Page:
The thing is that the voice of liberation is also inside of me, helping me out. And blanket terms that refer to me as either all strength and or all weakness disregard this strength, which I believe is in-born and my birthright. As I believe it is for every human.
I am committed to doing my best to protect that birthright for each of us, whatever groups we were born in. And in my best moments I don’t think mine is better than others.
My Request and Challenge to My Friends in Solidarity
To call my liberating emotions “white tears,” or my ongoing struggles to discern between internal and external voices of oppression and liberation “white fragility,” feels like it is diminishing some incredibly good and strong parts of me along with the voices of the internalized oppressor.
I could totally be wrong about this, but frankly, I think to use those terms is to reinforce supremacist culture. Whatever is happening there, it certainly wounds me further. I will recover from it, sure, and will keep contending, but I need to be honest about that.
I so know I have more to listen to, more to learn. Believe me, toxic supremacy culture has already taught me that, in spades. Here’s the thing: because of that, I’m already incredibly strong in the area of listening—except when it’s delivered in shame-related language.
And even when it is, I’m incredibly good at practicing shame resilience.
Claiming My Strengths
These are strengths I have. And I know others sharing my intersectional identity don’t all share them. But some of us do.
For those of us who do share these things as strengths, to call them weaknesses, fragility, to pour contempt on them—that, respectfully, is an “alternative fact.”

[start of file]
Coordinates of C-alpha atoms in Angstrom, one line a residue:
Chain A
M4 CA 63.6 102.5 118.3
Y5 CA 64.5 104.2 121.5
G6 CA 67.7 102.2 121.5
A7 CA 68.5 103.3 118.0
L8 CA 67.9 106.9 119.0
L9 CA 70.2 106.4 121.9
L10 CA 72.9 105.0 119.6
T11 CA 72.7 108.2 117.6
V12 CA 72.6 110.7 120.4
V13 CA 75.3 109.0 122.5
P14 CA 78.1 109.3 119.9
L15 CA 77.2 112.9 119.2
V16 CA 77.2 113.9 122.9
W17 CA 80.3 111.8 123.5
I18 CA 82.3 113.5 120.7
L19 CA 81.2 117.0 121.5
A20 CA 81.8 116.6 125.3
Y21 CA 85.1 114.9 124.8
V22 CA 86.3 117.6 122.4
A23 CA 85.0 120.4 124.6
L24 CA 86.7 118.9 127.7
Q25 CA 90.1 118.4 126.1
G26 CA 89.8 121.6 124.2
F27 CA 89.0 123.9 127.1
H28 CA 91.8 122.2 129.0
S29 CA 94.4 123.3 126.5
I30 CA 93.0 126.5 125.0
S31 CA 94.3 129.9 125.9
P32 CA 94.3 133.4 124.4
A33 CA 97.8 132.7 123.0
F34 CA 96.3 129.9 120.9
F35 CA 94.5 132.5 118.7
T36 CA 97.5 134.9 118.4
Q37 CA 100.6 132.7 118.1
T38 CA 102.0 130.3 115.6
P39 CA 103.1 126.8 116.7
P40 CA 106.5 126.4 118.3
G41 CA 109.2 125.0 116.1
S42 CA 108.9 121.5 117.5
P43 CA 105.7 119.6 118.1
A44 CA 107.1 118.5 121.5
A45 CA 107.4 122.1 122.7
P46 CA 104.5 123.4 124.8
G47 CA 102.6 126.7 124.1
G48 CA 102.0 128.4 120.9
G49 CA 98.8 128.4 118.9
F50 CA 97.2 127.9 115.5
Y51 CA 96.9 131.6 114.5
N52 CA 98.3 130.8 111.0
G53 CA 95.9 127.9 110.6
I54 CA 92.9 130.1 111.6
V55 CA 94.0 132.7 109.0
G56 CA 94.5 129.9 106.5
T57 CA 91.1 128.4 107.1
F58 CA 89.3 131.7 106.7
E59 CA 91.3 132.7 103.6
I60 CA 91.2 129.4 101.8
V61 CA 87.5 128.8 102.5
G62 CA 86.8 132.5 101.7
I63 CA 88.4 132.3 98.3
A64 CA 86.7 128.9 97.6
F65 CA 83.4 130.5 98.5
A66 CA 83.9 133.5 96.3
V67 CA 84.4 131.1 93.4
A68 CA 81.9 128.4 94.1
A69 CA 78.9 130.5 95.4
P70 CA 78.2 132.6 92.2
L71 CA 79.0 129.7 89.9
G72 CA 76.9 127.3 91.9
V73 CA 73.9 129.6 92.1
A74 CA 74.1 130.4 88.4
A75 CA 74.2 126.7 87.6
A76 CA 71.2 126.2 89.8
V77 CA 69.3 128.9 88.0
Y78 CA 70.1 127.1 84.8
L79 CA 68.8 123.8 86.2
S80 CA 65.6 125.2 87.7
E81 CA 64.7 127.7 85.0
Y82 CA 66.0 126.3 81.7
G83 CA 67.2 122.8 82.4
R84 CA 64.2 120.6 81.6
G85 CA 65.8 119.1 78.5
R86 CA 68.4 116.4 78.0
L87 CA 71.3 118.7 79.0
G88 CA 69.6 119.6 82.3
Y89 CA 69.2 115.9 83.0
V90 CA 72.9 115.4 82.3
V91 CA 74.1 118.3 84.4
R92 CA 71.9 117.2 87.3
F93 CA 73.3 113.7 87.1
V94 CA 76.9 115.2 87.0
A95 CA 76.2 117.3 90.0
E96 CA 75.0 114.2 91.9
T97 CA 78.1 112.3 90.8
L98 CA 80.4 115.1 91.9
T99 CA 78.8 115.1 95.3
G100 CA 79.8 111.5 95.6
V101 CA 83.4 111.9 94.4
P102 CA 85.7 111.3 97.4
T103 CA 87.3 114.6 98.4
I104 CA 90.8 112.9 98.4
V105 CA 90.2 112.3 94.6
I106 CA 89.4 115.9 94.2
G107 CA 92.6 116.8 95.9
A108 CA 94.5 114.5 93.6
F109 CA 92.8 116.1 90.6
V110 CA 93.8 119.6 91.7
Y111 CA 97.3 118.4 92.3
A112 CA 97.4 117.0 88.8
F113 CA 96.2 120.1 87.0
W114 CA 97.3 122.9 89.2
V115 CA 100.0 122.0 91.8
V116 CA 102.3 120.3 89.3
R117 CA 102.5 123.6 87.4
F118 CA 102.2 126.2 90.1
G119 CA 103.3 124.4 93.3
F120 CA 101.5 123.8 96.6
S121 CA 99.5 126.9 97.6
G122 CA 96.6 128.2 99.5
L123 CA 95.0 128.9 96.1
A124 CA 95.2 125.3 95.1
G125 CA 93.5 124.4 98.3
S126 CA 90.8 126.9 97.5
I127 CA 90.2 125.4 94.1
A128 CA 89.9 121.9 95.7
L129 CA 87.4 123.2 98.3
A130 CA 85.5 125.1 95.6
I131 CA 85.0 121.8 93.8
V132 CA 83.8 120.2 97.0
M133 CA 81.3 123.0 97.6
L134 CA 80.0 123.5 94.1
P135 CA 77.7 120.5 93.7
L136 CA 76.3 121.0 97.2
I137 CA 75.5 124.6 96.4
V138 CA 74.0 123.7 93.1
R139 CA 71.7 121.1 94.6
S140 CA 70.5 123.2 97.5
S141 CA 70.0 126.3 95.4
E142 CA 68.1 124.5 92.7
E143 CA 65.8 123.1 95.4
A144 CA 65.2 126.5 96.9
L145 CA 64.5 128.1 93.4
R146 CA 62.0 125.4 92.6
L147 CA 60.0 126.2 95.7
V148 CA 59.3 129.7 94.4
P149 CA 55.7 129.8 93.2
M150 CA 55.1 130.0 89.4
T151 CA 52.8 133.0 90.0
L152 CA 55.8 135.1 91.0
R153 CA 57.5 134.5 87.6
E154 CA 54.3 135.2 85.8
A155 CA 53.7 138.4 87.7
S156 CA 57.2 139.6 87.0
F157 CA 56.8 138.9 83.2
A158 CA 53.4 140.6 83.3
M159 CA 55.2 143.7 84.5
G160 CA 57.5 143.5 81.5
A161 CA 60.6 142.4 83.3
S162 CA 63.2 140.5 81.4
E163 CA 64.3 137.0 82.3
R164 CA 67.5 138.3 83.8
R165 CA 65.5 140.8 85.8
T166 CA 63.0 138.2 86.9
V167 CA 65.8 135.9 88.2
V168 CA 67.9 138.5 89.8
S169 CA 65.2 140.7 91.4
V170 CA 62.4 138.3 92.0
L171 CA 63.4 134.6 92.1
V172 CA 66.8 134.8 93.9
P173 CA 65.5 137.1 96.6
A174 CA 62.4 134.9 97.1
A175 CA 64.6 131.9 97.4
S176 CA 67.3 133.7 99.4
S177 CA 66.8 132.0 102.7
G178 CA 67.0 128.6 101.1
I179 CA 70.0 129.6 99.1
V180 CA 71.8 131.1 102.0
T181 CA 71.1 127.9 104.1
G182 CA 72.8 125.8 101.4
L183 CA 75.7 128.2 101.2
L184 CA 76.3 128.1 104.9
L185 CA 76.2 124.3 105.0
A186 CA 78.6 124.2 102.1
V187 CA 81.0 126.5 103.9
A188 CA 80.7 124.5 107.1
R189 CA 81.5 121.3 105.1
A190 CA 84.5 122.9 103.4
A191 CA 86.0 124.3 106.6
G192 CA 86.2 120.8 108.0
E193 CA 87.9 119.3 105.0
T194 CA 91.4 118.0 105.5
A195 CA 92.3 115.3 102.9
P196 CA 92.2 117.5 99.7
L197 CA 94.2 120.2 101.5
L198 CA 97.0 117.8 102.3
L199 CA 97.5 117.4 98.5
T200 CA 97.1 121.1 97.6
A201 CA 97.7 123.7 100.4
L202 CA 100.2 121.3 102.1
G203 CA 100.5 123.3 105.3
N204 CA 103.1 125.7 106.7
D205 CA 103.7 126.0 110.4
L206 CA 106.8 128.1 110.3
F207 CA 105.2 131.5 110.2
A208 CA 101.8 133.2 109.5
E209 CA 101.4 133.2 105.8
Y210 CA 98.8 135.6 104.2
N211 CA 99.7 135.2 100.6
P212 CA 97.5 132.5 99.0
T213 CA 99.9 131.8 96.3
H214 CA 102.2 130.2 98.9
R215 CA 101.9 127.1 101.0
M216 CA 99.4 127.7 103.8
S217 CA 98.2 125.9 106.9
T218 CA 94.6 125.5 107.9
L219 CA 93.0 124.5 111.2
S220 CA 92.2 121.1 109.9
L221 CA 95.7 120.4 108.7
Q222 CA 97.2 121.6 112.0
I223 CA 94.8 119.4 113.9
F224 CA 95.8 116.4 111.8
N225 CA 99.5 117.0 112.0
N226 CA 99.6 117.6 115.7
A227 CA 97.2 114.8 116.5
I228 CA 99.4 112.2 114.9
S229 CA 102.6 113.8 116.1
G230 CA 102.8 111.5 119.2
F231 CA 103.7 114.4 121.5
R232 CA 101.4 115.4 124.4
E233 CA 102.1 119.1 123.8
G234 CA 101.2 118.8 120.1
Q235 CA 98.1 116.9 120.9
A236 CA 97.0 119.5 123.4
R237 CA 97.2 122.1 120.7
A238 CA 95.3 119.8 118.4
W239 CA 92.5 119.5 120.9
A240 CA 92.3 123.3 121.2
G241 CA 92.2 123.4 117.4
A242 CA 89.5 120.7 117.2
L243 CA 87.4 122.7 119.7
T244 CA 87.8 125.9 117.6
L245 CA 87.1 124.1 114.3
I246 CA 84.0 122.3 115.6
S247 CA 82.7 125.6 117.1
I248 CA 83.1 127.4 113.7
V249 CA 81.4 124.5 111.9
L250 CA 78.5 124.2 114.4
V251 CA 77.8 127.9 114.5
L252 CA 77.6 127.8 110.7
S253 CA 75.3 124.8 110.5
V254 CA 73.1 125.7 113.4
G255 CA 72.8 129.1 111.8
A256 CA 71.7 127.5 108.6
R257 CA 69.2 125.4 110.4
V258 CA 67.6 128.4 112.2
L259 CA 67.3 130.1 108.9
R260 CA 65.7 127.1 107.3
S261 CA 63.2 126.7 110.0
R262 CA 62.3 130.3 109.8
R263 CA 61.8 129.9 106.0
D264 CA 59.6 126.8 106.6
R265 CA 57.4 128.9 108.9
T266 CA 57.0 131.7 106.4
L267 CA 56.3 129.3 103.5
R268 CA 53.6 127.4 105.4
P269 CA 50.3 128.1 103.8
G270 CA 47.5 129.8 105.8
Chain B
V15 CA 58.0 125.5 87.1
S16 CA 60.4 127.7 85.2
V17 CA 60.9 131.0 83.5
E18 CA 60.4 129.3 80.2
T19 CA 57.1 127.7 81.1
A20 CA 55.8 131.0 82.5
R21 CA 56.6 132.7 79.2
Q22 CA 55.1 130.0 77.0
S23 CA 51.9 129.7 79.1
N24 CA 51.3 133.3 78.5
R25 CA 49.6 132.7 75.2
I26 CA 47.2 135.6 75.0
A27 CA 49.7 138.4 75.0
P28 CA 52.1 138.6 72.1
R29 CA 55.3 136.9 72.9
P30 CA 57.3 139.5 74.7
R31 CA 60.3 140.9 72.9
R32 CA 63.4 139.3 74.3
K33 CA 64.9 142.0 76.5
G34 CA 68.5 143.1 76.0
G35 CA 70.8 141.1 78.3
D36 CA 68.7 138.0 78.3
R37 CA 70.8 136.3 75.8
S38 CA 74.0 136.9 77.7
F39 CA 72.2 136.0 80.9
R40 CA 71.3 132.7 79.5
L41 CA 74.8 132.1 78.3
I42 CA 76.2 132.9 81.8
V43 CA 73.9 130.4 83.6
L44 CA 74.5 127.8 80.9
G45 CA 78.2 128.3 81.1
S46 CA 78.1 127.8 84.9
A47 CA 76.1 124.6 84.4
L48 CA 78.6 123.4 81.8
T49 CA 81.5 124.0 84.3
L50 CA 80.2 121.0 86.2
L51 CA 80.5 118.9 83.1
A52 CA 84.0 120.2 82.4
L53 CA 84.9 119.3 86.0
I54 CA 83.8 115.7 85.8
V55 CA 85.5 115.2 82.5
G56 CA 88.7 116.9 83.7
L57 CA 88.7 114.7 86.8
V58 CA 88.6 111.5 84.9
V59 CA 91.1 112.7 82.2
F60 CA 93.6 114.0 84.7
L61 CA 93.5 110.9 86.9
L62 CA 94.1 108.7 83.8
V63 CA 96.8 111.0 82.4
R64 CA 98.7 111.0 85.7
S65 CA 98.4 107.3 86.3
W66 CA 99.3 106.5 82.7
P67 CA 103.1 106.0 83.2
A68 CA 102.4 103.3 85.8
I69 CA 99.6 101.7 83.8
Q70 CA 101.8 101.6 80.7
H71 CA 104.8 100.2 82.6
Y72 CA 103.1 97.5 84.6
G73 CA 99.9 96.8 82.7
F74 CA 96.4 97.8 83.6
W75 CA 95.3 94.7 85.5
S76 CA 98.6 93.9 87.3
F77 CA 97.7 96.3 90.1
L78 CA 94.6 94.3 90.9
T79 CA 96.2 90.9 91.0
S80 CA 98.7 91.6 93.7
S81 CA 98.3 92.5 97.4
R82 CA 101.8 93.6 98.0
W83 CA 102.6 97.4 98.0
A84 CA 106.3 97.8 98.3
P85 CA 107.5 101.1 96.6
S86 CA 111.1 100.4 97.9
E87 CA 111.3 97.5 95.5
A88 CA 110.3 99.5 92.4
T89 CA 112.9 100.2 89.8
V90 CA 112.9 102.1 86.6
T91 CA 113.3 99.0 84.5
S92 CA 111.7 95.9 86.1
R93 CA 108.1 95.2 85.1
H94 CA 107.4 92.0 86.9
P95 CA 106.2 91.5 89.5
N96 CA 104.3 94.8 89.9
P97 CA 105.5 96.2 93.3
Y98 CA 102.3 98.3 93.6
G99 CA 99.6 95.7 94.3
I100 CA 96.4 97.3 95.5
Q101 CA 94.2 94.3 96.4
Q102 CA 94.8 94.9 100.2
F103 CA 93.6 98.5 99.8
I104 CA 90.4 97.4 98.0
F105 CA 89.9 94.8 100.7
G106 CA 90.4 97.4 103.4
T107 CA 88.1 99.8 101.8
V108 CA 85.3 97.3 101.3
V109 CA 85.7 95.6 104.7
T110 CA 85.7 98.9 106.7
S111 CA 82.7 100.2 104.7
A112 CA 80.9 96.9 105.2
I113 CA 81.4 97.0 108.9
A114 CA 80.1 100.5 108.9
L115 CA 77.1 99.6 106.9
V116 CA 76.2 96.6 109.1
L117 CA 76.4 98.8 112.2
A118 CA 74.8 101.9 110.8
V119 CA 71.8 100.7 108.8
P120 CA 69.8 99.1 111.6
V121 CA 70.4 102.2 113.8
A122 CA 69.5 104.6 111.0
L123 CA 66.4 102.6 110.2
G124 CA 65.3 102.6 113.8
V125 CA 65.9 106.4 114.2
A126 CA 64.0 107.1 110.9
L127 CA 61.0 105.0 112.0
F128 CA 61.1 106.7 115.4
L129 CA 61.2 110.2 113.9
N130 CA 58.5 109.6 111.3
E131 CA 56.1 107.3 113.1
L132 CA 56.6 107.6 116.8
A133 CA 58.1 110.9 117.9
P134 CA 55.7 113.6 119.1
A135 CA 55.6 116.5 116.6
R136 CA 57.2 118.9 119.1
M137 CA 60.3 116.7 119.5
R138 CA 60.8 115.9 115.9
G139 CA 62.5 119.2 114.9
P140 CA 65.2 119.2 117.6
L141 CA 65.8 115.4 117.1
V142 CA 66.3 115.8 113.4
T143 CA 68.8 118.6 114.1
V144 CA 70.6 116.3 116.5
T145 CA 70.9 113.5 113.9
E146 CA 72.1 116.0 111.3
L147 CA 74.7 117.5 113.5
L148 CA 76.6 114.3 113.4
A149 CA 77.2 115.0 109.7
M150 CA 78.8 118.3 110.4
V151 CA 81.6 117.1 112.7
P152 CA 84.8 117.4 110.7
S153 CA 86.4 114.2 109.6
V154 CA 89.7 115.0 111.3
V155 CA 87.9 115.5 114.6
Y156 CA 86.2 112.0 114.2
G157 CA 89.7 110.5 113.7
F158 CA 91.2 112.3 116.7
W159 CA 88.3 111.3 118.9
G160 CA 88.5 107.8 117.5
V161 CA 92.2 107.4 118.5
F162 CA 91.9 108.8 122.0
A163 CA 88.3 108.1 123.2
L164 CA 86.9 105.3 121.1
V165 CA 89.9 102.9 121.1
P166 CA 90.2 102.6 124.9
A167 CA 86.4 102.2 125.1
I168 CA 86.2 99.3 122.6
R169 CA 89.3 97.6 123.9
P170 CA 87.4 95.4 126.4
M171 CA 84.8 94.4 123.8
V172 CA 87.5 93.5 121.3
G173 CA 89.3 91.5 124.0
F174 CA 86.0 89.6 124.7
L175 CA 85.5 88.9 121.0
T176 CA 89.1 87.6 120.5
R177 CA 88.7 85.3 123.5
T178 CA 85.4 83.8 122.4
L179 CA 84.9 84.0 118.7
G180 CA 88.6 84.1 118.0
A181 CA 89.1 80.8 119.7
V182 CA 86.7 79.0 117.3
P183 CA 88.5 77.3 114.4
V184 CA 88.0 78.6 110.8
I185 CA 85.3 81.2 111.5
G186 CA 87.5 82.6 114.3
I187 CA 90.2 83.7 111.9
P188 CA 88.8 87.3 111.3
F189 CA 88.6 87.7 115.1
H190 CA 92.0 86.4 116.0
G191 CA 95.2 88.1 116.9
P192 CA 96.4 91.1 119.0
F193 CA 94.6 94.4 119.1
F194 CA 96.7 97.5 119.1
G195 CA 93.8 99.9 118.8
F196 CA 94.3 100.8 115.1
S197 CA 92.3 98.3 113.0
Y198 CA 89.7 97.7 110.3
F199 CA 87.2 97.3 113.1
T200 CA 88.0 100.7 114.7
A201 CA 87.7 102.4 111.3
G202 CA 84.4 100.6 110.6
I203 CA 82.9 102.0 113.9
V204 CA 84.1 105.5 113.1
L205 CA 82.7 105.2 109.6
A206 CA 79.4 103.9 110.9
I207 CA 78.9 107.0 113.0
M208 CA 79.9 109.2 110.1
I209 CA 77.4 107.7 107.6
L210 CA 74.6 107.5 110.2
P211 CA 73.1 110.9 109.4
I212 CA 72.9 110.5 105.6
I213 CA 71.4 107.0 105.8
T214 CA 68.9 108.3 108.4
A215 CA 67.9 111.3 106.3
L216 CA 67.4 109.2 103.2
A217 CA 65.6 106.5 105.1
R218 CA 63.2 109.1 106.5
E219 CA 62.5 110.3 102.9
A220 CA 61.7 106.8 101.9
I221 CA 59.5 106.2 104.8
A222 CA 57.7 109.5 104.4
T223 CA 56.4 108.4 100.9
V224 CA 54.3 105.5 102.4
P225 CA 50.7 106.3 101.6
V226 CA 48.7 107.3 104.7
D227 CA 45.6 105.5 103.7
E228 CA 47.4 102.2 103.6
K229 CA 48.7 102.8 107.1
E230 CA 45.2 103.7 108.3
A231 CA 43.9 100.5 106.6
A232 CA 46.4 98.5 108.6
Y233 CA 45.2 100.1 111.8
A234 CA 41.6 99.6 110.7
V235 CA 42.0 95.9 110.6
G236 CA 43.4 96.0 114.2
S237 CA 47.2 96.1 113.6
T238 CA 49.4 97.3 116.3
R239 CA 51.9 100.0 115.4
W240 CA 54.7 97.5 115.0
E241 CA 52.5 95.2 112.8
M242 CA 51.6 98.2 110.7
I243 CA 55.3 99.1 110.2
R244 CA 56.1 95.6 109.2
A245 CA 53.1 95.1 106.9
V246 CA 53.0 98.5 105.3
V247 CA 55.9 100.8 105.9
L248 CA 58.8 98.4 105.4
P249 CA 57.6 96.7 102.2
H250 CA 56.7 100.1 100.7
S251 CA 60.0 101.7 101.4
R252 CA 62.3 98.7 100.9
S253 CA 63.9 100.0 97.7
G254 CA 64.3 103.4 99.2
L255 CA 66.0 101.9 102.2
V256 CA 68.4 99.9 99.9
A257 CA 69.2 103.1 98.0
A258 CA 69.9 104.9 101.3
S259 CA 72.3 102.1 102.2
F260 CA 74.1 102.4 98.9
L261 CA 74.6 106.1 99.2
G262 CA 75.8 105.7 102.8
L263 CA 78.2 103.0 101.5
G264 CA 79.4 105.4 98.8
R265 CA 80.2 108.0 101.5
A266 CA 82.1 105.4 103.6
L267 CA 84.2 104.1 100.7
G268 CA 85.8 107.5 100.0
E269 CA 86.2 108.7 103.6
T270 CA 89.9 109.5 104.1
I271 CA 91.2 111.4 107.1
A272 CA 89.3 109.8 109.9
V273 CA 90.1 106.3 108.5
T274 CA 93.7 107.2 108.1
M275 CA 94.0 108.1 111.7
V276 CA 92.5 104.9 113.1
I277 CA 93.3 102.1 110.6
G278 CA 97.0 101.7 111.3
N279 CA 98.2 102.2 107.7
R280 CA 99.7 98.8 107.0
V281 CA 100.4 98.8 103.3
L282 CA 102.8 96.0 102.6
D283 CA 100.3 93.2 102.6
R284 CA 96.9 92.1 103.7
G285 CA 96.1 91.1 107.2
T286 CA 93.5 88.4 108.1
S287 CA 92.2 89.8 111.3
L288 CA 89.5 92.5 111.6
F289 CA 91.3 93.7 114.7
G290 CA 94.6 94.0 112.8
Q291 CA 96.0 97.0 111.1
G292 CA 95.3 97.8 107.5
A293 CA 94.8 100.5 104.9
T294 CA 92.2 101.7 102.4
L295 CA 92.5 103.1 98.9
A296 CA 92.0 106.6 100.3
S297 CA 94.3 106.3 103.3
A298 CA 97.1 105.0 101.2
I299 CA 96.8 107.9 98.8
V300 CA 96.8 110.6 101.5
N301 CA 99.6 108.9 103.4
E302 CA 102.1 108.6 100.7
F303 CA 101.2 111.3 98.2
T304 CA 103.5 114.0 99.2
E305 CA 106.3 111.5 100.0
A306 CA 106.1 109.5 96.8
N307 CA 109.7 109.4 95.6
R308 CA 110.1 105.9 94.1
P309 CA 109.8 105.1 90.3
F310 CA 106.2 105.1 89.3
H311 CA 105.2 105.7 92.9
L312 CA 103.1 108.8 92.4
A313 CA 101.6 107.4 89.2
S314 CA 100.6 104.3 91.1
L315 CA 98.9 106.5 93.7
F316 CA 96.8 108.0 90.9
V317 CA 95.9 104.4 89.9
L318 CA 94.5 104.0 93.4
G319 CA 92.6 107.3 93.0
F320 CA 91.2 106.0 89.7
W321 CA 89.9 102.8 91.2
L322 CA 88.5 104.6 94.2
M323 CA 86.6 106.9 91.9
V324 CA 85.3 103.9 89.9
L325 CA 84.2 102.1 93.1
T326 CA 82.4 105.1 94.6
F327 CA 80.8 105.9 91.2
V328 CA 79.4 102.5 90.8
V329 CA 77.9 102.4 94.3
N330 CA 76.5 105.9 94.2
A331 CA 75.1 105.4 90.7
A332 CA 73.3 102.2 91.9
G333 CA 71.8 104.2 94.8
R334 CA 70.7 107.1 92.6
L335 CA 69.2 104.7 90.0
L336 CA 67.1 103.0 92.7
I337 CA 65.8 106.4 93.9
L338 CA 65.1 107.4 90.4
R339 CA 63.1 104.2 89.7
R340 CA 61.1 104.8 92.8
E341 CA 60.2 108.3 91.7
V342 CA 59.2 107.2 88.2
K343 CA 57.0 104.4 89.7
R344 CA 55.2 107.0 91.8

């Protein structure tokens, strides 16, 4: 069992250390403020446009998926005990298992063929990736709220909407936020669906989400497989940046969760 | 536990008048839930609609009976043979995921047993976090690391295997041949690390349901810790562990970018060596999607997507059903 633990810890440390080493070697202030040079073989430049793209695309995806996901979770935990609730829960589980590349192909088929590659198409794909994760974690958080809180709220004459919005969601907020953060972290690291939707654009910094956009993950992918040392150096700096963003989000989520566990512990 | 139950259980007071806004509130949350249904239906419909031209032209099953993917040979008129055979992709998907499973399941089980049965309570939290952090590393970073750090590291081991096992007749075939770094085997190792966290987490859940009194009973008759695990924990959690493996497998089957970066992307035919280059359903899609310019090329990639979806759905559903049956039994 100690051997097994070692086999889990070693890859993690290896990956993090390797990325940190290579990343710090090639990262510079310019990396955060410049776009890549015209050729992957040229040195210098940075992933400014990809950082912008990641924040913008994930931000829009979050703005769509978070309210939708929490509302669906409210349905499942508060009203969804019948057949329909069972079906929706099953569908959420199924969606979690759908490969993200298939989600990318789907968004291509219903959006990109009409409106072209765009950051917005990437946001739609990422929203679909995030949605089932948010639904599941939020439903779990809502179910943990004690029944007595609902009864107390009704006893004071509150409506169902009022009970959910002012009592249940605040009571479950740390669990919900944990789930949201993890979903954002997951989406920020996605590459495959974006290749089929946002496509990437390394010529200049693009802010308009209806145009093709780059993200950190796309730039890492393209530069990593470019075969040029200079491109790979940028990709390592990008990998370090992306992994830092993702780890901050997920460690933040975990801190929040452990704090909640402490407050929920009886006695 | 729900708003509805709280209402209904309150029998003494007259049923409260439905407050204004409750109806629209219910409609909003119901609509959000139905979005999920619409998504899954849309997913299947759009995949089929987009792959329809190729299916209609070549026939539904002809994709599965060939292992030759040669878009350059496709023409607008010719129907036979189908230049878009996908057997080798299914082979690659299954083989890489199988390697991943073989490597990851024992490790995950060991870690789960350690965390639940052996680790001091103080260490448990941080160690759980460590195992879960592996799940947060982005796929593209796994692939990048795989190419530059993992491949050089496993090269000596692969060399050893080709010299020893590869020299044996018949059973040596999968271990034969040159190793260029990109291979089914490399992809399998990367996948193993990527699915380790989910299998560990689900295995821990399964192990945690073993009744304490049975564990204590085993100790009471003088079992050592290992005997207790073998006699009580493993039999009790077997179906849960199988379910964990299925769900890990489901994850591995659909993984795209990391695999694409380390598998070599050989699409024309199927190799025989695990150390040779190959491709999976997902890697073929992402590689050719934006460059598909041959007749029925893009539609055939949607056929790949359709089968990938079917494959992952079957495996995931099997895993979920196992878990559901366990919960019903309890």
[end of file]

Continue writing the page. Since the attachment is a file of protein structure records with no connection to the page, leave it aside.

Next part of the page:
And aren’t all of us facing enough gaslighting just now? Can we please not add to each other’s existing burdens more than necessary?
What I’m Not Claiming
In saying this, I’m not saying I, or any of us, is “all strength” or better than anyone else, in any way—and as I said at the top, I will strongly reject anyone who tries to use this message to reinforce their belief that they are. And if it’s in any doubt, I am very committed to taking down those who are active intentional racists, and willfully persistent racists, from positions of influence.
Calling Us All to Action
But damn, it’s hard to hear those terms “submit,” “fragility” and “white tears” applied to those who are working to be allies. They frankly knock me out of my ability to do as much good when someone uses them. And I really just ask all of us to work to find less shame-y, less double-bind-ish ways of discussing strength and weakness for the good of us all.
I ask not just for me or for white people here, but that all of us intersectional identities that are trying so hard to work together to fight back the toxic sh*t in this world. Let’s try not to knock off each other’s abilities to strive to fight supremacy in all its ugliness by knocking each other or ourselves down more than necessary, please.
I know I’ll need to stand back and listen at times, and so will others. I really don’t see our voices as needing to compete, though–especially not right now, when we’re in an emergency situation that requires all hands on deck and triage of which targets we need to work on first and most.
A Call to Solidarity
I trust that we can work together to do these things, however challenging they may be. None of us will do this perfectly. But let’s work together, shall we?
Thanks again for being willing to respond to this article as graciously as possible. I do ask that if you have a strongly negative response, that you take time to process before responding.
Thanks so much for reading all the way through. I hope you have as good a day as possible. May you have the grace and strength to keep fighting the message of toxicity, wherever you find it. Please know that I’ll be there with you, as well as I’m able.
Go team #AssertiveSpirituality.